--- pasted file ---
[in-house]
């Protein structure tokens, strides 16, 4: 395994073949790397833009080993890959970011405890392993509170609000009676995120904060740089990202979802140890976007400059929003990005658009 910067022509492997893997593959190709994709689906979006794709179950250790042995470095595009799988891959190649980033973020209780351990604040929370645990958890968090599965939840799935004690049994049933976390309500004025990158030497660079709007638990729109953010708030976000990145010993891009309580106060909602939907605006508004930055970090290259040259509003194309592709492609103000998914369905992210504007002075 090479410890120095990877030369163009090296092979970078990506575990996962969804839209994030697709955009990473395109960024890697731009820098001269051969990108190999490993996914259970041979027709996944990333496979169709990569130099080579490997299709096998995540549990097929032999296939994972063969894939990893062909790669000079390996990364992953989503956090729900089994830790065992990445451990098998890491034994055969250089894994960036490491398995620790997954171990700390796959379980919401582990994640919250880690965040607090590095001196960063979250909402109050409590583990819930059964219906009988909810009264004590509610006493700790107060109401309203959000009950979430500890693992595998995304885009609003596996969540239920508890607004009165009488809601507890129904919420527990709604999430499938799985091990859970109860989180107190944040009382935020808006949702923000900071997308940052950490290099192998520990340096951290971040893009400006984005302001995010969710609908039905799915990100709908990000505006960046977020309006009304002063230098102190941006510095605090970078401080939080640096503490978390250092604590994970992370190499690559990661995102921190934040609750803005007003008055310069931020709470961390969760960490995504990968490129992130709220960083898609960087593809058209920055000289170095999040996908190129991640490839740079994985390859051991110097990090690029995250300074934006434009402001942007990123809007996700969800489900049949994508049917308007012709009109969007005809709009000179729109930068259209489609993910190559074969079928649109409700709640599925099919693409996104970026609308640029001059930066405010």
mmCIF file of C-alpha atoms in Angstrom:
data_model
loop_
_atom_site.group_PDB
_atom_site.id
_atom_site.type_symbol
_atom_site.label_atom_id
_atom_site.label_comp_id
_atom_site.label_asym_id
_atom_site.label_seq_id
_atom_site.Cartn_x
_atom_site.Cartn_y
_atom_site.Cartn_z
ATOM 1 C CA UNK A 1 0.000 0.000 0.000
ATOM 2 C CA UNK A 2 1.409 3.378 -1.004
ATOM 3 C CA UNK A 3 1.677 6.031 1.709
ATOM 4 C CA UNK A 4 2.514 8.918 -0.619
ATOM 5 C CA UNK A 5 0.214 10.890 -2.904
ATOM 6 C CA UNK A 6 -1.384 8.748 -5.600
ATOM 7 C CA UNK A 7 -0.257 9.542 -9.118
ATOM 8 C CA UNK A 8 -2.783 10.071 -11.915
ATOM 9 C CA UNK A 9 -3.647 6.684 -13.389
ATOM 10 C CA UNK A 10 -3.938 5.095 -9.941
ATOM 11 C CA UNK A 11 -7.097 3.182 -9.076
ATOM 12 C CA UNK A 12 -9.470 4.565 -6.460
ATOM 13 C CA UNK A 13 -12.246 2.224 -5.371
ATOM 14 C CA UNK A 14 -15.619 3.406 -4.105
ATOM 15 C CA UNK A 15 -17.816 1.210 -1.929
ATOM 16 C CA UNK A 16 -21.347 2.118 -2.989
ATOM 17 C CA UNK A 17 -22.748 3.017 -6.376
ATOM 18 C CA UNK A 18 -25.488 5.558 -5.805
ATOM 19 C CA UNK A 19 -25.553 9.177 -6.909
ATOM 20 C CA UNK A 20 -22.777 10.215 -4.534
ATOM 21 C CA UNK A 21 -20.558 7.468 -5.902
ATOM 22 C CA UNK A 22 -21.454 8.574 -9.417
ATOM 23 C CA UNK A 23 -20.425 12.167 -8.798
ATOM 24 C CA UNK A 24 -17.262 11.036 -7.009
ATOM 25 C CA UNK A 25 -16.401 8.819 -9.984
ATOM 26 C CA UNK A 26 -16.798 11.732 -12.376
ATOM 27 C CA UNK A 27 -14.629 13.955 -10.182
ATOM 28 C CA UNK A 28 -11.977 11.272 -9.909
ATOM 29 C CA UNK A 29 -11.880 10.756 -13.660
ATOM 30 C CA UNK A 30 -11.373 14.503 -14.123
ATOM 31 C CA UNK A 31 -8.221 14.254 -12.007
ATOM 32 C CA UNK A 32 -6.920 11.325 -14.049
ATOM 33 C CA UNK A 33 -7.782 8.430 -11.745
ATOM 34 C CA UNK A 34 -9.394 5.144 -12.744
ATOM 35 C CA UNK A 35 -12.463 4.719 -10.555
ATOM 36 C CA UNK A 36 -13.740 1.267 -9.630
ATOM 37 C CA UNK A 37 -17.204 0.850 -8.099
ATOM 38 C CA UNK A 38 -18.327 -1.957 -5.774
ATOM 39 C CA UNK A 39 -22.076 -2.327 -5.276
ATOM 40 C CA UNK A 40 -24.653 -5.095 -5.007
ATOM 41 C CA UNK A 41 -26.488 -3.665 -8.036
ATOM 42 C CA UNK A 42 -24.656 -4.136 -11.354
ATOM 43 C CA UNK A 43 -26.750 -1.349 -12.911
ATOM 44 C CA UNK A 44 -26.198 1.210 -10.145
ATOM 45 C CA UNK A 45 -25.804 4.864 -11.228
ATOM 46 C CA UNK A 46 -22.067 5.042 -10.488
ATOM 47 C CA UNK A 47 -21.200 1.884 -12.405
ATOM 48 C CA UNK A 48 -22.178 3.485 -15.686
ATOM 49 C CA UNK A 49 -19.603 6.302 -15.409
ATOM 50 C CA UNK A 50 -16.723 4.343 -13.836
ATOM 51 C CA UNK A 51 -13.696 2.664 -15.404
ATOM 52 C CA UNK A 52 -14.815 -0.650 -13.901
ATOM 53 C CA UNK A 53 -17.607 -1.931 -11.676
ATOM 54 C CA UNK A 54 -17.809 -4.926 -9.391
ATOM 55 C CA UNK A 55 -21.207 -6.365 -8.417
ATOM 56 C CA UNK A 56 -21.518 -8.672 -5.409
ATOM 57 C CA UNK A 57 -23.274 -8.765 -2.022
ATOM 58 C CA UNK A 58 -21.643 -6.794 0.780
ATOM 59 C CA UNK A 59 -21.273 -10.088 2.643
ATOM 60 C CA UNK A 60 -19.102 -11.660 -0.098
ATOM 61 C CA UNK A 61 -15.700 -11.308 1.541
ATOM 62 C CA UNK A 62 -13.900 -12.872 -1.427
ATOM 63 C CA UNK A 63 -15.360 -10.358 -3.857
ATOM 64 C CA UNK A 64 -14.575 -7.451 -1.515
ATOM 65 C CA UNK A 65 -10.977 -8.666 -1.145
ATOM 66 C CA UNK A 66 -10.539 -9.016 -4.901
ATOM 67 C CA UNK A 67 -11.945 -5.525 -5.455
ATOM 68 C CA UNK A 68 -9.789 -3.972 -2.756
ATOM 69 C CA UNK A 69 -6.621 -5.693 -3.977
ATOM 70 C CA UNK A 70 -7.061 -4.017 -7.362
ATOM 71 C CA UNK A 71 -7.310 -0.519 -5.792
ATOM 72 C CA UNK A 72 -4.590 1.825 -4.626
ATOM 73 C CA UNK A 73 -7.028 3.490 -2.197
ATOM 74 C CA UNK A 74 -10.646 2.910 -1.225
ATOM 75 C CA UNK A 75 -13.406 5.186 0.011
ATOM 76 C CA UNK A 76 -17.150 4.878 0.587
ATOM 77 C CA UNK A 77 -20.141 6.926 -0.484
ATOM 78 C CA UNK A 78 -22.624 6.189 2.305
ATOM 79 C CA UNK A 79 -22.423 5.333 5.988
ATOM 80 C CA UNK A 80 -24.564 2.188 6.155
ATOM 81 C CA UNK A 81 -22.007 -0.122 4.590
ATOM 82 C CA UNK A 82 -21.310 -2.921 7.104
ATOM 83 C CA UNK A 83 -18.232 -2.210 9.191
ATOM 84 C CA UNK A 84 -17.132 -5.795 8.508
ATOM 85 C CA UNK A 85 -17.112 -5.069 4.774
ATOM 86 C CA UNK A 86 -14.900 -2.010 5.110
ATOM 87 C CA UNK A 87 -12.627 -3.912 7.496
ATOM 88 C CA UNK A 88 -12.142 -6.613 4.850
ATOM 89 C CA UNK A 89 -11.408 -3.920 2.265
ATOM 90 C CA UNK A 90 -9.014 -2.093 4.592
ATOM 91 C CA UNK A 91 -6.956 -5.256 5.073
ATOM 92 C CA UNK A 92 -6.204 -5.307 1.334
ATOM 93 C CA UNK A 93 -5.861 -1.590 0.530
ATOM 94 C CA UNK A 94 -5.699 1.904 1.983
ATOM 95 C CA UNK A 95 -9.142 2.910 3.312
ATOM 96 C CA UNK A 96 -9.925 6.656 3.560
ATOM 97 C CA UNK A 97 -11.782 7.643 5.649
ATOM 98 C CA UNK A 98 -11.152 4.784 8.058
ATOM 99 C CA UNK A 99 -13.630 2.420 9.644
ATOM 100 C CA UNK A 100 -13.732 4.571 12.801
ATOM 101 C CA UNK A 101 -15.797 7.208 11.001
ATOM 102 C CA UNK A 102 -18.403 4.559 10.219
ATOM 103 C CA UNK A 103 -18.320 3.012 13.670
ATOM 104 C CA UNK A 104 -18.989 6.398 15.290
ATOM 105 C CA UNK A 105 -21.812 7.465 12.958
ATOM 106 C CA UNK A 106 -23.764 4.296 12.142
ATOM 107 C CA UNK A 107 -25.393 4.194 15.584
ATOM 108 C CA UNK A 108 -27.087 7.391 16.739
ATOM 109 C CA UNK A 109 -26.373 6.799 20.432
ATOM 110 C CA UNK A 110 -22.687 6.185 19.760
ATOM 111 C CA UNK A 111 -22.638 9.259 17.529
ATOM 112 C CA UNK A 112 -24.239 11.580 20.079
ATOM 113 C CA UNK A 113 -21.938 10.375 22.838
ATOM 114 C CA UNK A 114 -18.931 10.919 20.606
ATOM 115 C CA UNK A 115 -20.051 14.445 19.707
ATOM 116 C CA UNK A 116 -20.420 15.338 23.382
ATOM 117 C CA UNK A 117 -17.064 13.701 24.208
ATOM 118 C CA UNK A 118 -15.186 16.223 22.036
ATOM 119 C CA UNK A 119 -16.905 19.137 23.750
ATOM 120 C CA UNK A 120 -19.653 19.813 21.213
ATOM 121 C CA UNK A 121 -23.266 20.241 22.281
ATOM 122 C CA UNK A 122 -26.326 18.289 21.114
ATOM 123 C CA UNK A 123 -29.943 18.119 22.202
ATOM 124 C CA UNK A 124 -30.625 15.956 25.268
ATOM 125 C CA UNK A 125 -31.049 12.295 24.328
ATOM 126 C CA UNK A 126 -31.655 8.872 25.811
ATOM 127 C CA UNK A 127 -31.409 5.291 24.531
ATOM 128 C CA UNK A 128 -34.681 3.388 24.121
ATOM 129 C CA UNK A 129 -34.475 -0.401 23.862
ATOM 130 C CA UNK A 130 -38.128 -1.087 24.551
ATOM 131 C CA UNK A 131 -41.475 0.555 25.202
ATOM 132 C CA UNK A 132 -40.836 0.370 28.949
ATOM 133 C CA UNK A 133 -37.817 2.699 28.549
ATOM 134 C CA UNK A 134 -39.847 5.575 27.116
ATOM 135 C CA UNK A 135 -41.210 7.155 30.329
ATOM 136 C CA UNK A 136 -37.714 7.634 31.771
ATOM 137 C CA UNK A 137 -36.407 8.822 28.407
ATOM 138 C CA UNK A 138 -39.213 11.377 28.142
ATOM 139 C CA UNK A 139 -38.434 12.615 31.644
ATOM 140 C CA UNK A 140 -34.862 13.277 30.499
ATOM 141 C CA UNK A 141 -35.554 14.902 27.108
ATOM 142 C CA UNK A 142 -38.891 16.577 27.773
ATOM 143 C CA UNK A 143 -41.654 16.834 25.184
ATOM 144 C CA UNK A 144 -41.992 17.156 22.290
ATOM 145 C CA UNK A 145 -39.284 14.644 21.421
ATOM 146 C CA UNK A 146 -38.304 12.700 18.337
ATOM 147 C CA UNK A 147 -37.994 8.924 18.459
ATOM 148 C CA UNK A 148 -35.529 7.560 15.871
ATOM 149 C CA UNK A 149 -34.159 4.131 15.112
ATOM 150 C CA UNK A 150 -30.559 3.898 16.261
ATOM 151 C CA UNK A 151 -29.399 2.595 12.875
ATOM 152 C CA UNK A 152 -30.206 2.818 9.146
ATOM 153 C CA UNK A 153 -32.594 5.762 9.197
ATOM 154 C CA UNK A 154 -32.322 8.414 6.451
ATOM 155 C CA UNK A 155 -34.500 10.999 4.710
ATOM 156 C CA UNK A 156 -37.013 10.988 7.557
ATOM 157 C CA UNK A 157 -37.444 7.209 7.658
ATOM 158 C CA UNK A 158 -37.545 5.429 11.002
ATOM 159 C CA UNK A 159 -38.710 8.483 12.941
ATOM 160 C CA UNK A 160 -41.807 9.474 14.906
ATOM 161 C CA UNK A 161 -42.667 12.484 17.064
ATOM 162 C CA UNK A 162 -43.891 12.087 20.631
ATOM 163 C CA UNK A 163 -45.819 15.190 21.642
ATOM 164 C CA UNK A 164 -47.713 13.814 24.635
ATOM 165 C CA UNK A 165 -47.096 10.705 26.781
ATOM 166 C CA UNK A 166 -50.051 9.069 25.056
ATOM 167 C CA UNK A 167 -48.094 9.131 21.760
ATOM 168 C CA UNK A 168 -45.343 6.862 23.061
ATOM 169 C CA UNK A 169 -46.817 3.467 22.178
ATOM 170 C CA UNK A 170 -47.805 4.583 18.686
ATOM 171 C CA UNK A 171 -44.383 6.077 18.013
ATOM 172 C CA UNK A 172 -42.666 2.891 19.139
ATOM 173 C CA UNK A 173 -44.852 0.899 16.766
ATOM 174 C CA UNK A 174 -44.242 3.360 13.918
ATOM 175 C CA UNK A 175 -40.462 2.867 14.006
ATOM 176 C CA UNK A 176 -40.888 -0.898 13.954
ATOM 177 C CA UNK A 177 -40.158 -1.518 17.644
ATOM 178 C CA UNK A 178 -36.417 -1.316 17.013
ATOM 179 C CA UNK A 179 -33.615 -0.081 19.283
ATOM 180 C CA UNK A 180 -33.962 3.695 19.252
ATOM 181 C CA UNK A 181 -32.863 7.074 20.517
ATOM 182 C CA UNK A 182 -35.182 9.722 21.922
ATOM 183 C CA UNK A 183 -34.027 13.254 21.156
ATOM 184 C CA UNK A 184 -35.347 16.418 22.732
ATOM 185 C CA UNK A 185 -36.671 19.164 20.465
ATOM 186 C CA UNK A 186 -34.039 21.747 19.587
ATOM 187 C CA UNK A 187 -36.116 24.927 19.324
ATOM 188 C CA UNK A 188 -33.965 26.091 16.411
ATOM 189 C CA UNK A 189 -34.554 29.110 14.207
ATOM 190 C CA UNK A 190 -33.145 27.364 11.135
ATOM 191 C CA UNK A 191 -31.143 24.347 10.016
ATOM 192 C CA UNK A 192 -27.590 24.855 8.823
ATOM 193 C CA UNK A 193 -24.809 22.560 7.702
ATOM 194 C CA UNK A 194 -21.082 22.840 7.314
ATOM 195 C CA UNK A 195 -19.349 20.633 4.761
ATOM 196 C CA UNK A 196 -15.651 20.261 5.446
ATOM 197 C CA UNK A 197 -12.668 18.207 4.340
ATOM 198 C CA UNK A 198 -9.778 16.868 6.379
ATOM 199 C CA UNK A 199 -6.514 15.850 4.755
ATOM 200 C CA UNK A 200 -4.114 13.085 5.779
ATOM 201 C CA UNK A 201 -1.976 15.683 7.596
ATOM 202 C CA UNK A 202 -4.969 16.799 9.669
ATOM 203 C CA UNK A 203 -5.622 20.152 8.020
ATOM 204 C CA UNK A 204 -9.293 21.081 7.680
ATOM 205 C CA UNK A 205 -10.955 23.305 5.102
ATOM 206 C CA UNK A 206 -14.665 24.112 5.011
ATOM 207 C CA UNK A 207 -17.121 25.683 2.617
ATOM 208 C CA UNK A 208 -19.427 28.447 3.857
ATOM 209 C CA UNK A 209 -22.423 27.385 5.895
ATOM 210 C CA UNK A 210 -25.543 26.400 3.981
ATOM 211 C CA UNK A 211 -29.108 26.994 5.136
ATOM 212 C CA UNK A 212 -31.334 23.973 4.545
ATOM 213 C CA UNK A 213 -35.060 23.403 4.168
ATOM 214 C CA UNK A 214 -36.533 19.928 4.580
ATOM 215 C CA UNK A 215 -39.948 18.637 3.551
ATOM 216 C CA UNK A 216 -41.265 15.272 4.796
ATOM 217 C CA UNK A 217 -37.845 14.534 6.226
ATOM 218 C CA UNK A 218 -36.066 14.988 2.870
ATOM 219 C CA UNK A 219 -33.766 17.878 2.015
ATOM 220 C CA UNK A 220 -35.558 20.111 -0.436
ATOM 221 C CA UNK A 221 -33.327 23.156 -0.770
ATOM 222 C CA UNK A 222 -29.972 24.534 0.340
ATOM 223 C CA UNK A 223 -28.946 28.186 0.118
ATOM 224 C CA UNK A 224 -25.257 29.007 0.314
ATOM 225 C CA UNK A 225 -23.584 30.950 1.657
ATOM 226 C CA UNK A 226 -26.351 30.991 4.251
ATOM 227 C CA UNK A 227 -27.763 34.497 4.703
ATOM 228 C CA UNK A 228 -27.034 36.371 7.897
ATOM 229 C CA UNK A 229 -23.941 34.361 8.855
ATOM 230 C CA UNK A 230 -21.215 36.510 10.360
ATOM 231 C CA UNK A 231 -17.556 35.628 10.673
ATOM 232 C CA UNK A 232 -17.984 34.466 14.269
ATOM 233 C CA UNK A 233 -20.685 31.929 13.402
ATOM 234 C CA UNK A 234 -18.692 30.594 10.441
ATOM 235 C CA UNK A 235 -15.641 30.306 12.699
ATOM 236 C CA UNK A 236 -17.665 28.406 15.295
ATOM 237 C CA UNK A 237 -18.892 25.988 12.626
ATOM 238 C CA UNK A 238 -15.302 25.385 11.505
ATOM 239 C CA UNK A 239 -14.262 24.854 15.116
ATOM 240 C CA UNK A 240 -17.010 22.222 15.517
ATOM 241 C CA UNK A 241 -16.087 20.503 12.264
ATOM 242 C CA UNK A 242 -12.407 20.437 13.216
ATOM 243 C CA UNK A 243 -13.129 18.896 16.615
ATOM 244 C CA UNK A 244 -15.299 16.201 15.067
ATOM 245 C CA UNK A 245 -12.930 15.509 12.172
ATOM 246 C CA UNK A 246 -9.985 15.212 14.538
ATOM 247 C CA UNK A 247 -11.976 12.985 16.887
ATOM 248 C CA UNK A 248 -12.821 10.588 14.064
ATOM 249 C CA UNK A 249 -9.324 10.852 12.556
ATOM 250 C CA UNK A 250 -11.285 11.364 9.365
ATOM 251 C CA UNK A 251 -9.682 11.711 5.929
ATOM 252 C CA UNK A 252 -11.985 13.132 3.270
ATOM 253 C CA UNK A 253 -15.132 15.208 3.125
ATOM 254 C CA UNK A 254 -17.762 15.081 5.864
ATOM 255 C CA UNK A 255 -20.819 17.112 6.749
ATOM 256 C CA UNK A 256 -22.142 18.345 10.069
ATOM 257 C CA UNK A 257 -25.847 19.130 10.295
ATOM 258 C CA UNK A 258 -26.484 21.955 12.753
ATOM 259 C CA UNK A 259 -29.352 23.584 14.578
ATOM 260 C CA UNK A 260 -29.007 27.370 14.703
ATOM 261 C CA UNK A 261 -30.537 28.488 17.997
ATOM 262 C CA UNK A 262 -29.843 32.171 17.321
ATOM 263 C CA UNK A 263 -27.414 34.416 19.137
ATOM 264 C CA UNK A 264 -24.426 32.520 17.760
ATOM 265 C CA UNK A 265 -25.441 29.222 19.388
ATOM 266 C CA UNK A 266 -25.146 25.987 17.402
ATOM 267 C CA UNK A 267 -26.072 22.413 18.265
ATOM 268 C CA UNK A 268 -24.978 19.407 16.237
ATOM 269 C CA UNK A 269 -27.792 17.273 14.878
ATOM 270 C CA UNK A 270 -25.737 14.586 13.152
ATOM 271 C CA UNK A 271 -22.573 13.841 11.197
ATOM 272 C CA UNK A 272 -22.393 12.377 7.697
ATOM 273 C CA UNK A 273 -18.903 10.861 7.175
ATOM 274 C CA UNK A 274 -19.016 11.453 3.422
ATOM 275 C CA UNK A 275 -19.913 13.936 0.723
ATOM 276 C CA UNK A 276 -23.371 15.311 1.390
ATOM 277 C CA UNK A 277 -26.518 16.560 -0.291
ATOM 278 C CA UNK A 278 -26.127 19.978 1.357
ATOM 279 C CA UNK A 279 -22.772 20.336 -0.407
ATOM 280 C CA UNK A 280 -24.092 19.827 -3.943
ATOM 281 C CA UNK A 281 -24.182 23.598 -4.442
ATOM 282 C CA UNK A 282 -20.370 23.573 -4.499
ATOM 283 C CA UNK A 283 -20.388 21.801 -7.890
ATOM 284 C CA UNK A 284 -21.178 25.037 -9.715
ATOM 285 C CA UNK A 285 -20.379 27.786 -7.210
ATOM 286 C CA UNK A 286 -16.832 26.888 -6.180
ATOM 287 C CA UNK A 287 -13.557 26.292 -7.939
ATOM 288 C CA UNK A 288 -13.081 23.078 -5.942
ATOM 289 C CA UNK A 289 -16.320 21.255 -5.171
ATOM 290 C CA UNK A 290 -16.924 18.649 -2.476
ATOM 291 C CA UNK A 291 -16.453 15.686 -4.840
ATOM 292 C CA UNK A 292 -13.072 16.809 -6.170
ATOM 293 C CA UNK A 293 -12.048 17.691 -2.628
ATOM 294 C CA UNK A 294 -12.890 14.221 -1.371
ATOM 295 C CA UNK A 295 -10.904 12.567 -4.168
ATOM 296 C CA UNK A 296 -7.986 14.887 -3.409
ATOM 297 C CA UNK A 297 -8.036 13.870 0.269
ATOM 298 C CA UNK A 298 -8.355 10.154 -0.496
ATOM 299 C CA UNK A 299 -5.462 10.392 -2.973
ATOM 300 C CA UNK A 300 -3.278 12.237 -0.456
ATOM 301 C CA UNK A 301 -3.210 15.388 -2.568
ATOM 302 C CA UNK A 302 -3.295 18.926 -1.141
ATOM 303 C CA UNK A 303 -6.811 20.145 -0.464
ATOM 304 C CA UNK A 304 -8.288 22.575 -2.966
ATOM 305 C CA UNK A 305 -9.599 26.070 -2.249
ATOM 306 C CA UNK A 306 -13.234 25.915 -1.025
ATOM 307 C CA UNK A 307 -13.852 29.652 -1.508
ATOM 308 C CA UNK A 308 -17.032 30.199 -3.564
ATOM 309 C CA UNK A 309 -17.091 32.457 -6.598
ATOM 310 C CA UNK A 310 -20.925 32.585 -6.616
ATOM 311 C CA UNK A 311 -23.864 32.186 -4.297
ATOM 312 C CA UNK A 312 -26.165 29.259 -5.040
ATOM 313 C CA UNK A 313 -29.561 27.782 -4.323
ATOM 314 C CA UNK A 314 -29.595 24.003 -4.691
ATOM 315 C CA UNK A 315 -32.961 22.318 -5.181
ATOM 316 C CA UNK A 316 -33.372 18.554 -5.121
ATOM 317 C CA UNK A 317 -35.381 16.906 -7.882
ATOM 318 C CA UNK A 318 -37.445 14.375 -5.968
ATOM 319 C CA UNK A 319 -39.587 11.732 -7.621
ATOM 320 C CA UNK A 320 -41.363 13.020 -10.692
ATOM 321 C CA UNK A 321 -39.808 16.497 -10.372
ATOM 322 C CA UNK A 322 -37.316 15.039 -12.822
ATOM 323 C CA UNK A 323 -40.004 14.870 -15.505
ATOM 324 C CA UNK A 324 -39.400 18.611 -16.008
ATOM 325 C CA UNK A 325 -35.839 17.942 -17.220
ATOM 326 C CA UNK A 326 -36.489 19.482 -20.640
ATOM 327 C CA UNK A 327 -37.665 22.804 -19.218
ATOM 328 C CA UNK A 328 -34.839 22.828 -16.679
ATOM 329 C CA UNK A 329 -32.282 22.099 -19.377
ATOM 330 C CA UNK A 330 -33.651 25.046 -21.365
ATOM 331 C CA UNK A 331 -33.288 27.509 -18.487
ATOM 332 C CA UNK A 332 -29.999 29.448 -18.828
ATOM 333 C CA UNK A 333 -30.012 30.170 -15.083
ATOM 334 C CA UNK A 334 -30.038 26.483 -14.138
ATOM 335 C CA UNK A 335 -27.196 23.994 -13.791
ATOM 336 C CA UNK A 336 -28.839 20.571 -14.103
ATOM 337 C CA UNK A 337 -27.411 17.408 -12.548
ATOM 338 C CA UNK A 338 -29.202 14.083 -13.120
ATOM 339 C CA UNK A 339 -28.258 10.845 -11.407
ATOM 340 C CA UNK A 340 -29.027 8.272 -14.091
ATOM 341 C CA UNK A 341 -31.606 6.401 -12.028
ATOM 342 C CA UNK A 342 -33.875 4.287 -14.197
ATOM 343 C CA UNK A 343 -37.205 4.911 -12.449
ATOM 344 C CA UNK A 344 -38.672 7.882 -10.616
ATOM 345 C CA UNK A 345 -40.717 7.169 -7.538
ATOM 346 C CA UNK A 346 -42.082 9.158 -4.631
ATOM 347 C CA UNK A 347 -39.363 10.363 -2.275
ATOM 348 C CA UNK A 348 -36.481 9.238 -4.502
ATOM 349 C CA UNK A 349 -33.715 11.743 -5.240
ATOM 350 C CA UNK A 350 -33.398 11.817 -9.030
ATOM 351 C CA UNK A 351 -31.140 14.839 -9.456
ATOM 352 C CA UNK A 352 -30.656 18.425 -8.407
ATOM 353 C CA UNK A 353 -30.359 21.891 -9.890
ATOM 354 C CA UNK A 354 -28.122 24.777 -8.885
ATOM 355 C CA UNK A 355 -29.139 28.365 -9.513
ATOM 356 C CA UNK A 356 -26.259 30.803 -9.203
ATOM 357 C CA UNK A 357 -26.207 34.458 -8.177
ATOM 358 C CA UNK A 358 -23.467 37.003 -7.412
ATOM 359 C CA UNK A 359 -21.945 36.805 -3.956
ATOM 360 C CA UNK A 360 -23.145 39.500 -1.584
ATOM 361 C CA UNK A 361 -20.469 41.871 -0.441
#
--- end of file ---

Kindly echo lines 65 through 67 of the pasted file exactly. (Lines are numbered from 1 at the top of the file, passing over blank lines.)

ATOM 50 C CA UNK A 50 -16.723 4.343 -13.836
ATOM 51 C CA UNK A 51 -13.696 2.664 -15.404
ATOM 52 C CA UNK A 52 -14.815 -0.650 -13.901